Choice of microspheres was based on size, shape and outer-layer covering comparative to real helminth eggs, which are common worldwide as well as being of medical importance. Typical helminthes properties are shown in Table 1.
The microspheres were spherically shaped (coated fluorescent Particles, Yellow, 1% w/v, ≈40.2 µm; ordered from–Lake Forest, IL, USA). Microspheres of choice had same shape and size but varied in surface coatings (i.e., Protein A, G and A/G). Thus:
  • Protein A: surface protein originally found in the cell wall of the bacterium Staphylococcus aureus.
  • Protein G: an immunoglobulin-binding protein expressed in group C and G Streptococcal bacteria much like Protein A, but with differing specificities.
  • Protein A/G: recombinant fusion protein that combines IgG-binding domains of both Protein A and Protein G. This fusion protein is expressed in E. coli.
Both A and G can be described as binding proteins and bacterial antibodies; although Protein G is known to have a broader specificity for antibodies than Protein A [25].

2.2. Sedimentation

Sedimentation experiments in both tap and waste-water were conducted with suspensions of ≈200–600 counts of each type of microsphere in a volume of 380 cm3. The range of microsphere counts in the suspensions was due to difficulty in quantification of the microspheres. Experiments were done using Owen tubes (Figure 1) made of acrylic plastic, and with an internal diameter of 2.2 cm. The experimental method is similar to that described by [29]. Ref. [30] reported that, the small diameter of the Owen tube does not interfere with sedimentation since the upward flow of displaced fluid does not significantly hinder the sedimentation if the particle is smaller than approximately 1/45 of the column diameter.
The Owen tube was rinsed well with 0.01% Tween20 (VWR International S.A.S., Fontenay-sous-Bois, France) solution prior to the start of the experiment to minimize adhesion to its wall. About 100 mL of suspensions of either tap- or wastewater plus microspheres was poured into the Owen tube. The tube was thereafter filled up to the 100 cm mark. To ensure the suspension was thoroughly mixed, the top end of the tube was closed and then repeatedly turned upside down, with the air bubble acting as a mixing device. As soon as the air bubble had left the lower end of the tube, after the last inversion, the stopwatch was started. The tube was thereafter fixed in a vertical position and at predetermined time intervals (i.e., 4, 8, 15, 30, 60, 120, 180, 240, 300, 300+), successive withdrawals were made from the tap at the bottom of the Owen tube into centrifuge tubes. This was done individually for each type of microsphere.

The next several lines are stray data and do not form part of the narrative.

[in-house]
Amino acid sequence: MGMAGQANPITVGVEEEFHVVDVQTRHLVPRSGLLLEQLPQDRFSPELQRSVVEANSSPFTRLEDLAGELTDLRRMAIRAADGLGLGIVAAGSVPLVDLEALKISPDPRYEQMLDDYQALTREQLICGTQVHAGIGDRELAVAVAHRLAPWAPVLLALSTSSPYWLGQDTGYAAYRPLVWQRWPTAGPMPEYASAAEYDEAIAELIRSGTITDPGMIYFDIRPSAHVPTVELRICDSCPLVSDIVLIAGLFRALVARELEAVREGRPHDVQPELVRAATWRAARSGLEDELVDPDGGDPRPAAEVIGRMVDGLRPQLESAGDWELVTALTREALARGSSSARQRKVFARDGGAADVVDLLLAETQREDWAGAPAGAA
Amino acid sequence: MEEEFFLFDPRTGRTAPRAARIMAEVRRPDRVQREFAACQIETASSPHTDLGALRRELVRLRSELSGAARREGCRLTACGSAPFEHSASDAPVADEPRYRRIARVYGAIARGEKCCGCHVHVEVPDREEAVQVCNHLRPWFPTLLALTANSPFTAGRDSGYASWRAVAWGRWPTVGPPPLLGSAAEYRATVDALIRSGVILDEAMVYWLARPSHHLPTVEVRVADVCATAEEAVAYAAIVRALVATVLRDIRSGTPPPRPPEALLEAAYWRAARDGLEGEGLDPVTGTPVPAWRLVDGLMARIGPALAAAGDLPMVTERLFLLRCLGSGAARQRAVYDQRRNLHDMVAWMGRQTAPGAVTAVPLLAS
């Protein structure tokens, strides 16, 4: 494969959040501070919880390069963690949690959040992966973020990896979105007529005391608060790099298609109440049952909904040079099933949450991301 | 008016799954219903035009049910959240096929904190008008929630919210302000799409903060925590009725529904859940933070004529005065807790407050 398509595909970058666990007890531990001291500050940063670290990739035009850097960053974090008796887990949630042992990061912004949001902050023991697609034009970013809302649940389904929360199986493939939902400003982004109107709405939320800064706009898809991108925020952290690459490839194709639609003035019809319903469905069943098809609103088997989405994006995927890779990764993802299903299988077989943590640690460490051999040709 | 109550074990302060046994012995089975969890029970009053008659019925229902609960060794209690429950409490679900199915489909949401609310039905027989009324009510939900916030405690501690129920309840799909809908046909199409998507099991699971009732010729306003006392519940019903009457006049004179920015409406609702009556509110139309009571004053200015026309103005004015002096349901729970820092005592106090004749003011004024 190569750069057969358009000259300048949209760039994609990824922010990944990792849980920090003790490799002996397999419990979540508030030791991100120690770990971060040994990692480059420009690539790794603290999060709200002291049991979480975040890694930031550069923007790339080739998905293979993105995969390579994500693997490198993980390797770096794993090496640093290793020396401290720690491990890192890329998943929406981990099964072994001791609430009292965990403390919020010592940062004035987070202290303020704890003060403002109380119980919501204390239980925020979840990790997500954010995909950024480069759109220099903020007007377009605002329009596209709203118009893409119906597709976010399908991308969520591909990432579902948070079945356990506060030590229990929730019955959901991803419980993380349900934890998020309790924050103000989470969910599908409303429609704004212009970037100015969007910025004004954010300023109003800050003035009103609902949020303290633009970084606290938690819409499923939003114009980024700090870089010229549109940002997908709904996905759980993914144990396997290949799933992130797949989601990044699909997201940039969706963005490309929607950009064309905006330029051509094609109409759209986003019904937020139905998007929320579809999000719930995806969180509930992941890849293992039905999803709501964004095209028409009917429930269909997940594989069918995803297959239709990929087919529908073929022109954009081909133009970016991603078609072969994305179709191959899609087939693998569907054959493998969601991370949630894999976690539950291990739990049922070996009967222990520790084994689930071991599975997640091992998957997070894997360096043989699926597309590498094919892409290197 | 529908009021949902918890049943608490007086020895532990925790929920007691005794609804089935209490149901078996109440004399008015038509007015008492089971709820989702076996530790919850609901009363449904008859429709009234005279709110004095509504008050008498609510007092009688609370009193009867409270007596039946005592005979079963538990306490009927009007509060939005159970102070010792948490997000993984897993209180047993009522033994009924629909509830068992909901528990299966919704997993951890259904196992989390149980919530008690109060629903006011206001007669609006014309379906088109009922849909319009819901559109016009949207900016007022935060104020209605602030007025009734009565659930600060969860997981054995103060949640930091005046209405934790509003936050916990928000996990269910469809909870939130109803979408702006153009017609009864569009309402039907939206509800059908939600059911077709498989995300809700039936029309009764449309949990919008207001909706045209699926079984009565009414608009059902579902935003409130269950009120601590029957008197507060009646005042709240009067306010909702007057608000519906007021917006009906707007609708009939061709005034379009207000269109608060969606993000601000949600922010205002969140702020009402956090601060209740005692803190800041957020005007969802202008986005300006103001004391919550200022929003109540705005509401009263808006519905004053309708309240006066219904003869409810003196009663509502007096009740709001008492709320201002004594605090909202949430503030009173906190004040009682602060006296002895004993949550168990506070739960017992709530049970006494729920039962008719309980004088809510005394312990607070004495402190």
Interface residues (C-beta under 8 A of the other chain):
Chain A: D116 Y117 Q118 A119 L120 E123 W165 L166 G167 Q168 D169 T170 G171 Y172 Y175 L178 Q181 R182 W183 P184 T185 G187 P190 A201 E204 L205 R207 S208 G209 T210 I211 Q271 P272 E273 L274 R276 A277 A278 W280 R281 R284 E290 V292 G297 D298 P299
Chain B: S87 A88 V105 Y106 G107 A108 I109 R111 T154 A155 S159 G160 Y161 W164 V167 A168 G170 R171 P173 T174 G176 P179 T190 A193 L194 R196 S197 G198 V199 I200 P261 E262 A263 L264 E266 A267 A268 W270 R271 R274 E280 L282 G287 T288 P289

The collected samples were thereafter centrifuged (Heraeus Multifuge X3 FR) at 4700 rpm for ≈7 min. The supernatants were then discarded leaving about 10 mL of microsphere sample suspension in the bottom of each tube. These were then filtered onto filter paper and the microsphere counts were thereafter quantified by observation under the confocal laser scanning microscope (Leica Microsystems, TCS SP8) with filter tube N2.1 for green excitation.
Data for microsphere counts had to be normalized, since withdrawals of successive samples are from a progressively smaller volume of the initial suspension. The same applied for the time of withdrawal of samples, because the distance settled was shorter for later the samplings. In this instance, the depth factor is used to correct the cumulative weights of sediment (beginning from the bottom) and times required for a full 1 m height.
Depth factor = Total suspension height (cm)/suspension fall distance (cm)
Therefore,
Normalized sediment in suspension = Cumulative sediment × depth factor
Normalized time = Sampling time × depth factor

2.3. Experimental Settling Velocity of Microspheres and Statistical Analyses

The median settling velocity was calculated from experimental data using the Oden curve method [31,32], for both microspheres as well as wastewater particles. The number of microspheres per each sub sample was used for the calculation, whereas dry weights were used for wastewater particles. One-way analysis of variance (ANOVA) was conducted using Origin Pro, for the comparative analysis of the three microsphere types in tap- and wastewater separately in order to determine if there were differences in their settling velocities. Multiple group comparisons were thereafter utilized for additional comparisons of means. Additionally, comparisons of the settling velocities were also conducted for each microsphere type against those of helminth eggs obtained from the literature.
Solution/suspension of isolated constituents of wastewater (Cl-salts, soap/tenside and wastewater particles) was also utilized in further sedimentation experiments. Here, synthetic wastewater constituents as per [33] for Cl-salts and soap were used. Wastewater particles were isolated via centrifugation and then decantation afterwards. Cl-salt solution = (30 mg NaCl + 7 mg KCl + 7 mg CaCl2·2H2O)/L; soap solution = (50 mg soap)/L.